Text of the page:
Monday, February 2, 2015

Book review - Hazel Court: Horror Queen (An Autobiography)

Review by Steve D. Stones

First, I'd like to thank my loving aunt and uncle for presenting this book to me as a Christmas gift in 2014. I feel very fortunate to have the book in my collection because it is not sold in the United States - and traveled from Court's native country of England to end up in my hands. The book was published by Tomahawk Press in Sheffield, England in 2008.

Court takes the reader on a chronological journey of her life from her birth in Birmingham, England, to the loss of her first love during the time of World War II, to her motion picture stardom, her marriage to director Don Taylor and on to her accomplishments as an artist and sculptor studying in Pietrasanta, Italy. Her sculptures have gained some international recognition over the years.

American audiences best know Court from her appearances in several Roger Corman films of the early 1960s - based on Edgar Allan Poe stories - such as Premature Burial (1962), The Raven (1963) and The Masque of The Red Death (1964). Masque of The Red Death is regarded as Corman's greatest film - and Court certainly adds to the greatness of the film - even after burning an upside down cross above her right breast in one scene.  Corman's films have given Court the reputation of  a "Scream Queen." 

Before acting in Corman's films, Court was cast in a number of Hammer Studios films in England, such as The Curse of Frankenstein (1957) and The Man Who Could Cheat Death (1959). That same decade in the 1950s, Court starred in a low-budget sci-fi film that has gone on to earn international cult status - Devil Girl From Mars (1954). Court says she gets lots of fan mail because of this film.

Court also has the distinction of being the only actress who has ever starred with all of horror films' leading men at the time - Boris Karloff, Peter Cushing, Vincent Price, Ray Milland, Peter Lorre and Christopher Lee. She says working with these great male actors was a pleasure, and each treated her with great respect and professionalism.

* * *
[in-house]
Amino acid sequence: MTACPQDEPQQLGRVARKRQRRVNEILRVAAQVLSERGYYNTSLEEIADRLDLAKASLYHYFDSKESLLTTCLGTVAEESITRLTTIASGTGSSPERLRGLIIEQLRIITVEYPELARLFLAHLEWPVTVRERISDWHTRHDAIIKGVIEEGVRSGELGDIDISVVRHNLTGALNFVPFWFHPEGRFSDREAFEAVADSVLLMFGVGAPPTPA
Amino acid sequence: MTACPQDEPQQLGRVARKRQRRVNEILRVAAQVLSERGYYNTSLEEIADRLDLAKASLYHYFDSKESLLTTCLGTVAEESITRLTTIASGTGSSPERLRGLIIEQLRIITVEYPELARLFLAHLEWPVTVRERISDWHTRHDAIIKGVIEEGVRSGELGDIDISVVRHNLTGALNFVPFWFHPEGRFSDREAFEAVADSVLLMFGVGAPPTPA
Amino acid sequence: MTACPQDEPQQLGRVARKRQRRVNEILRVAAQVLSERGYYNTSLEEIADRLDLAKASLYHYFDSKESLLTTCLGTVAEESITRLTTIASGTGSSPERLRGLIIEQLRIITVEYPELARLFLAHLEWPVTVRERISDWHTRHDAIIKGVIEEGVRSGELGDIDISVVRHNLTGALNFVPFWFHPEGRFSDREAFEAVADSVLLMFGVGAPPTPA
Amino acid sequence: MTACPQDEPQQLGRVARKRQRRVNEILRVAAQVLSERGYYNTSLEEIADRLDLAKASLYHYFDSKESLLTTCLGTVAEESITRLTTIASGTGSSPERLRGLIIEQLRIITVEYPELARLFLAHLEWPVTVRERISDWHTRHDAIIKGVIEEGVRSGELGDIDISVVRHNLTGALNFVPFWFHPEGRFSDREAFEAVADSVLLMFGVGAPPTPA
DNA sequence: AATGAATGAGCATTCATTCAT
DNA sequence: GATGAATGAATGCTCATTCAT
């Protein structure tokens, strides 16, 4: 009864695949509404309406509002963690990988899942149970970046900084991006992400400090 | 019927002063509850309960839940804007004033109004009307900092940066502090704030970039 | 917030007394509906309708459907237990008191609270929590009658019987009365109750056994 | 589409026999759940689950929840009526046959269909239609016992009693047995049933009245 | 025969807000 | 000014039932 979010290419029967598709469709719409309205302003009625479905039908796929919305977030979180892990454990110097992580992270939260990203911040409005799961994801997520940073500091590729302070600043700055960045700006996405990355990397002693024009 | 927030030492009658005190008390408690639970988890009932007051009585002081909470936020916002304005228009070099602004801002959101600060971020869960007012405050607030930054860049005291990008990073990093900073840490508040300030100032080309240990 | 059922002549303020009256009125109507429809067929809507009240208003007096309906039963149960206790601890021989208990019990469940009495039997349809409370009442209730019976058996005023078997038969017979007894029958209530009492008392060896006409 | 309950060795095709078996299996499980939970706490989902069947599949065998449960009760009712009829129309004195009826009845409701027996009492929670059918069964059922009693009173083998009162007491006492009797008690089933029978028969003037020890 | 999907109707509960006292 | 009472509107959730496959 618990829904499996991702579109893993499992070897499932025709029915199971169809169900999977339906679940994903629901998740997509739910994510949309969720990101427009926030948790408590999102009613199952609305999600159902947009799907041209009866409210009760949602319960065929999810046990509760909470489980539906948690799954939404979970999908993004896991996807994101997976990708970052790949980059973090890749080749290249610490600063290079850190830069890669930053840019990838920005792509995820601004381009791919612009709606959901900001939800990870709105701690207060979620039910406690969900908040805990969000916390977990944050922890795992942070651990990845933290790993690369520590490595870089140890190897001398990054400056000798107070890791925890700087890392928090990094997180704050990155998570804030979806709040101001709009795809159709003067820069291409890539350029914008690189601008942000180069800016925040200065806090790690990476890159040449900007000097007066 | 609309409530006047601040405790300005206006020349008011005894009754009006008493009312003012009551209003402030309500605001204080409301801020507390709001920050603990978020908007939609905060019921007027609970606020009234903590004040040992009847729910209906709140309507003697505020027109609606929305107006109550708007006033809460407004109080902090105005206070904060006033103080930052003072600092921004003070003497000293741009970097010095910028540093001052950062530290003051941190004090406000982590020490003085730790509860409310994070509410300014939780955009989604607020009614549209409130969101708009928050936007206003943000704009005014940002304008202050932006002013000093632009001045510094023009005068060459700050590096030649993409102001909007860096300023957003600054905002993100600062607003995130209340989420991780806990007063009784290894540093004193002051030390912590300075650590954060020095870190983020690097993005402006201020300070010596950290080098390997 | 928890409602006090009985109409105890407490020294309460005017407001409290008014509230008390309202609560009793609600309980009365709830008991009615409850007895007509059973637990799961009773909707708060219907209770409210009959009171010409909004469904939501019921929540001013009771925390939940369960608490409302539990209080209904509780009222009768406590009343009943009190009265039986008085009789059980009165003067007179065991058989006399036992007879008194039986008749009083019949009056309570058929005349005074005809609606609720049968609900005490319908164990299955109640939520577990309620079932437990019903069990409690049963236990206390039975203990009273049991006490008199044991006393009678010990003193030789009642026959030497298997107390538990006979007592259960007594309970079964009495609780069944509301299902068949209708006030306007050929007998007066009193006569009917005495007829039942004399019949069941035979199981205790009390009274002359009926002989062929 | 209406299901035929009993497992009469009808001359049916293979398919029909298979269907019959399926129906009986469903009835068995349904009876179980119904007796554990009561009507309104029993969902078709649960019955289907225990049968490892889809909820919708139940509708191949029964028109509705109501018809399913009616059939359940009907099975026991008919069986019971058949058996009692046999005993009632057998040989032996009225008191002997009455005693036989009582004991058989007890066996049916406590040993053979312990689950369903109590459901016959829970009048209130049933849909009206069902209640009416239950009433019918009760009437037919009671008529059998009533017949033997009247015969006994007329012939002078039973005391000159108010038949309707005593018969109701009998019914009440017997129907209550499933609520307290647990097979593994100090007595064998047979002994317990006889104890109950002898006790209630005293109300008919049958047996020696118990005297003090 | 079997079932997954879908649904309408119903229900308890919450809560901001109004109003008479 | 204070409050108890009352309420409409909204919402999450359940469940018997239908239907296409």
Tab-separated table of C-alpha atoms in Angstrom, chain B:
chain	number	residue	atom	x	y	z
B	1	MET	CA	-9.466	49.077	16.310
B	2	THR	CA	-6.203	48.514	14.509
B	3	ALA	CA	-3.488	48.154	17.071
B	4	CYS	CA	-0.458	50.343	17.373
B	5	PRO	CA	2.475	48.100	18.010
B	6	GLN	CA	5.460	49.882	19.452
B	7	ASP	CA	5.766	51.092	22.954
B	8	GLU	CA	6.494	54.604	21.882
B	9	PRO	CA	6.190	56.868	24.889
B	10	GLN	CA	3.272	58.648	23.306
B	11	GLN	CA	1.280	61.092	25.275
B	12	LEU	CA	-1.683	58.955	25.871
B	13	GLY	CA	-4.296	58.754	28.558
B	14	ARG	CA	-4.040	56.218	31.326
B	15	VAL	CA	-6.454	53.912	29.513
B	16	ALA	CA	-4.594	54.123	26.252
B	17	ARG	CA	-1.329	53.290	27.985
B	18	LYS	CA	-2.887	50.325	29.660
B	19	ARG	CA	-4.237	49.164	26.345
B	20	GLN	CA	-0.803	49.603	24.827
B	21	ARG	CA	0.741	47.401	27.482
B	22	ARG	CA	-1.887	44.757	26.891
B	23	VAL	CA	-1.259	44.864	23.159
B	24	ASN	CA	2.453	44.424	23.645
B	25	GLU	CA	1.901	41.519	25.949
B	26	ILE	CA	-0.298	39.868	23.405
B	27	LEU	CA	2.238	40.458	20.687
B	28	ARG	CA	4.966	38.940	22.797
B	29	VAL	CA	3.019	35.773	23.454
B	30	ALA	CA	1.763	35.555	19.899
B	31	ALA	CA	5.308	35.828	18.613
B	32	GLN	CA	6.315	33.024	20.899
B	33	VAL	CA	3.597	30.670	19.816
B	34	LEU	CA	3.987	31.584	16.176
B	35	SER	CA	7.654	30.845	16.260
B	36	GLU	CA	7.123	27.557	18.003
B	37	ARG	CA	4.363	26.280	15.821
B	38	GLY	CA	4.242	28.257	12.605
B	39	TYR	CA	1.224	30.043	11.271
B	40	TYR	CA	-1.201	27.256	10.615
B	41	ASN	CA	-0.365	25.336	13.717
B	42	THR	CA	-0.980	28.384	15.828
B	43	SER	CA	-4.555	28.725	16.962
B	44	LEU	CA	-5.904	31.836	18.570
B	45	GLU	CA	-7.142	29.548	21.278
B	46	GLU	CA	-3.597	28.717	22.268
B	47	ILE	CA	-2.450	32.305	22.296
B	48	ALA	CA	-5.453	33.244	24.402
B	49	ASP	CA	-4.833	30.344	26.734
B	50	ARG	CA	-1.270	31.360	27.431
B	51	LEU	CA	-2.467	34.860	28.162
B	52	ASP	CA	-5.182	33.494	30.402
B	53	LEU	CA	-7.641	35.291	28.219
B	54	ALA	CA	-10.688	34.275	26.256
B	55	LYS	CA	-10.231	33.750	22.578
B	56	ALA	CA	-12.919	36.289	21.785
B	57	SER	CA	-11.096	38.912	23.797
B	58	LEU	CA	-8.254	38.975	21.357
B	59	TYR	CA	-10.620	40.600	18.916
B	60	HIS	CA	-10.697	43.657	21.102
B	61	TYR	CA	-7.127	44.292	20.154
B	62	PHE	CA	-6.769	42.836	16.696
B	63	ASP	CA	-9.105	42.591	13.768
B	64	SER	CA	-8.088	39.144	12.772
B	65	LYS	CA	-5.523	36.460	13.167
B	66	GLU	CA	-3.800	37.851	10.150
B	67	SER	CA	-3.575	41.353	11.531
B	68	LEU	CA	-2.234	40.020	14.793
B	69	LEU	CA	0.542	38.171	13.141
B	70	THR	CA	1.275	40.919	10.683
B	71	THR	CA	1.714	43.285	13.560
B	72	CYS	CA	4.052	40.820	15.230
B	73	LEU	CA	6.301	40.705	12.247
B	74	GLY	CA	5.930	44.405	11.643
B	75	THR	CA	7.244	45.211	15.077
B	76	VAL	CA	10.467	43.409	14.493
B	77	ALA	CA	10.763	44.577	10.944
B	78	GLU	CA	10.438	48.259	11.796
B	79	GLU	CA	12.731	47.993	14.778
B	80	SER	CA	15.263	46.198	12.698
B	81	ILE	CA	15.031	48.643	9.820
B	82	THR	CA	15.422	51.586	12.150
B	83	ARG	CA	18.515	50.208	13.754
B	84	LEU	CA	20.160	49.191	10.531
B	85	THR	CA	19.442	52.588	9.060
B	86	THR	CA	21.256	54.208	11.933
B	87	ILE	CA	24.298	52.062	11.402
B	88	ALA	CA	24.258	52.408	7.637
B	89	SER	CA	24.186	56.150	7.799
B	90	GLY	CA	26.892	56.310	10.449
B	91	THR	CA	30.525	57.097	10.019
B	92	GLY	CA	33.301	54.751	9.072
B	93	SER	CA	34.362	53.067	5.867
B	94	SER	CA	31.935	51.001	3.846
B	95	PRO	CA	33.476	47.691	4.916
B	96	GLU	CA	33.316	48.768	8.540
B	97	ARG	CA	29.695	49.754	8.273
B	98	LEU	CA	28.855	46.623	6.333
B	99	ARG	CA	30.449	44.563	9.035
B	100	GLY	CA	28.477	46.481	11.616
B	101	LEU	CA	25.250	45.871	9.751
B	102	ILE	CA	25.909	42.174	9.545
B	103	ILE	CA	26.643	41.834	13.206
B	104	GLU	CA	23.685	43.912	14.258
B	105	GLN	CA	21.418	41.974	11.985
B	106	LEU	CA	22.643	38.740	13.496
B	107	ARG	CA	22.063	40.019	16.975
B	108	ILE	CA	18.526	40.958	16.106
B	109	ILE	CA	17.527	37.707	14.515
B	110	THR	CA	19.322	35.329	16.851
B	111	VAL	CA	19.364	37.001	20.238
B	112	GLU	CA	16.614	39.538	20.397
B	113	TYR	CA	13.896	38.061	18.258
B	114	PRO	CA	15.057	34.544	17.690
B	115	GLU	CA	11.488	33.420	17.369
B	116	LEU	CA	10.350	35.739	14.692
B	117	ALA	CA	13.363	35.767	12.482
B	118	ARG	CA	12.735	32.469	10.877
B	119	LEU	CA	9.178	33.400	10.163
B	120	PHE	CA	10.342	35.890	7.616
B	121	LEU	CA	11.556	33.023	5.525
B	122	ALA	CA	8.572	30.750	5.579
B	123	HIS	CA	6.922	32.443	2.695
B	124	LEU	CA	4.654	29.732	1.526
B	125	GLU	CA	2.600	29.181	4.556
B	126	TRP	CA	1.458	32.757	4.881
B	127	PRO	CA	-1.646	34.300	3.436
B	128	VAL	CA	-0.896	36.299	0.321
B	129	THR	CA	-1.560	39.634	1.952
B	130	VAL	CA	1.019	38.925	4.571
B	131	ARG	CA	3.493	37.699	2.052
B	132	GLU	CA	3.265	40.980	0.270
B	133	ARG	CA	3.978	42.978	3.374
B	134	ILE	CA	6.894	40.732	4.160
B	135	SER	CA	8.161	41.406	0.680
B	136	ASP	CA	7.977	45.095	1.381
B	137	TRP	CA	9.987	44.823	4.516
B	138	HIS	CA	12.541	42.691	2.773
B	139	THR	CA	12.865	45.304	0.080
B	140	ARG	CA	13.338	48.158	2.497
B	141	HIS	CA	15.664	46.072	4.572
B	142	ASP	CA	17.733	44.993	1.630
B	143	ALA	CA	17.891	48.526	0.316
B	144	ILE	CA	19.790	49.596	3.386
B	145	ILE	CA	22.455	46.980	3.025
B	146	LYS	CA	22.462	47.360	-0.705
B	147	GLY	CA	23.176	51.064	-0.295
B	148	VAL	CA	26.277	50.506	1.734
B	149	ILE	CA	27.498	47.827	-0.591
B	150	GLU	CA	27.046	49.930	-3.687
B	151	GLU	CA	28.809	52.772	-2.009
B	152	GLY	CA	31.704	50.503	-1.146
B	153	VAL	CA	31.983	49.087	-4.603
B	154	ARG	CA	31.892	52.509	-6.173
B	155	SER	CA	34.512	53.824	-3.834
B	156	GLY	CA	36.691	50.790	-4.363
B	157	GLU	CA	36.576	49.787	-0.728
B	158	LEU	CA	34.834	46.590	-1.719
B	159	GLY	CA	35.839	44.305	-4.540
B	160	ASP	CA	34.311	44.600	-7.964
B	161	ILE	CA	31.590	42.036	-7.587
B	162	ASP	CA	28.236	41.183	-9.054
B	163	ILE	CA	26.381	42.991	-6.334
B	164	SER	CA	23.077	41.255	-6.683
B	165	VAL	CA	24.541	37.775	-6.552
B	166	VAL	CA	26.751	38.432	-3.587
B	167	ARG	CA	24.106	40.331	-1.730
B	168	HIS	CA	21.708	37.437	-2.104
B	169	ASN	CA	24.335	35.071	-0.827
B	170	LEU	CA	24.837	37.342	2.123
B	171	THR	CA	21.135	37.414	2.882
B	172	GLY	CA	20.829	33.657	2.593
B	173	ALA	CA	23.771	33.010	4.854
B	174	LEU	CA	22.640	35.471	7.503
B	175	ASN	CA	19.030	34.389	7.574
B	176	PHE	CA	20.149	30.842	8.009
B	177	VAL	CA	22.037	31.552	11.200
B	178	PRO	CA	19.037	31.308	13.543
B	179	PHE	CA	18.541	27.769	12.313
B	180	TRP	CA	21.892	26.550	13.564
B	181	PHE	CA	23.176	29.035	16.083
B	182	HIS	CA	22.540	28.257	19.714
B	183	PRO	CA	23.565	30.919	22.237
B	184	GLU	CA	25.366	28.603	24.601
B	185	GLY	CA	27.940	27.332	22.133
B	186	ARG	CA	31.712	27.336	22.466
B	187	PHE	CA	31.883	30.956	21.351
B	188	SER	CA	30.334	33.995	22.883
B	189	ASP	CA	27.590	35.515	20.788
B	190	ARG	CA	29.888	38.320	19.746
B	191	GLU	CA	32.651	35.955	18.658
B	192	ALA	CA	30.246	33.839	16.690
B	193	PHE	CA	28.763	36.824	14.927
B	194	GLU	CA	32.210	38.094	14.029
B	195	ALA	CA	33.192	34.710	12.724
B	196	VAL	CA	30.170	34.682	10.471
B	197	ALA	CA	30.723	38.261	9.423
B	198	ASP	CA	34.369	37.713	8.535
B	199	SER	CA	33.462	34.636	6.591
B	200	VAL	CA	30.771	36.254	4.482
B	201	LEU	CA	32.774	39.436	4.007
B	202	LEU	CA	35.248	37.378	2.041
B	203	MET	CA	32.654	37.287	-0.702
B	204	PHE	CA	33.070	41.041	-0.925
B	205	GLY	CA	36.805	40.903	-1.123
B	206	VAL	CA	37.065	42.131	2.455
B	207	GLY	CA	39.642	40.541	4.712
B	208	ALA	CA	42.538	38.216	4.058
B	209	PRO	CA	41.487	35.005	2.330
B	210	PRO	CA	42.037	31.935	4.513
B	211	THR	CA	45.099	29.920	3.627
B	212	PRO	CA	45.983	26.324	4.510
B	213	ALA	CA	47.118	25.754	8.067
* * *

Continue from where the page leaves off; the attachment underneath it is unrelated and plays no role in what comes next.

Court enjoyed a successful TV career in America - starring in such big hit TV shows of the sixties - such as Bonanza, Rawhide, Alfred Hitchcock Presents and The Twilight Zone. Director Graham Baker gave her a small walk on role in Omen III (1981) that she was not cast for - thinking no one would recognize the aging Court. Fans immediately poured out fan mail after seeing her on screen in Omen III after a long lapse in appearing in any films.

The biggest message the reader gets from reading Miss Court's book is that she has a very positive, upbeat personality - and never has anything negative to say about anyone. Her tone is as attractive as her good looks. Even those who have encountered her seem to have a very positive image of her.

An example of this is when Court met Winston Churchill in his garden as he was speaking to some of his goldfish. Instead of speaking of Churchill in a negative way for this peculiar behavior, Court sees this experience as part of Churchill's great genius.

Her daughter, Sally Walsh, penned the forward of the book and tells the story of her and Hazel accidentally hitting a policemen with their car on the way to Buckingham Palace. Instead of citing Court for reckless driving, the officer asks for her autograph - claiming he was a big fan. He then told Court that she could hit him with a car anytime - according to Walsh.

The book is filled with 200 beautiful, rare photos of various stages of Court's career from many of her film and TV productions. Some have never been published, and one is a topless photo of a scene cut from the American print of The Man Who Could Cheat Death.

Court passed away in April of 2008 at her Lake Tahoe residence in California. May her films live on for fans in generations to come. 

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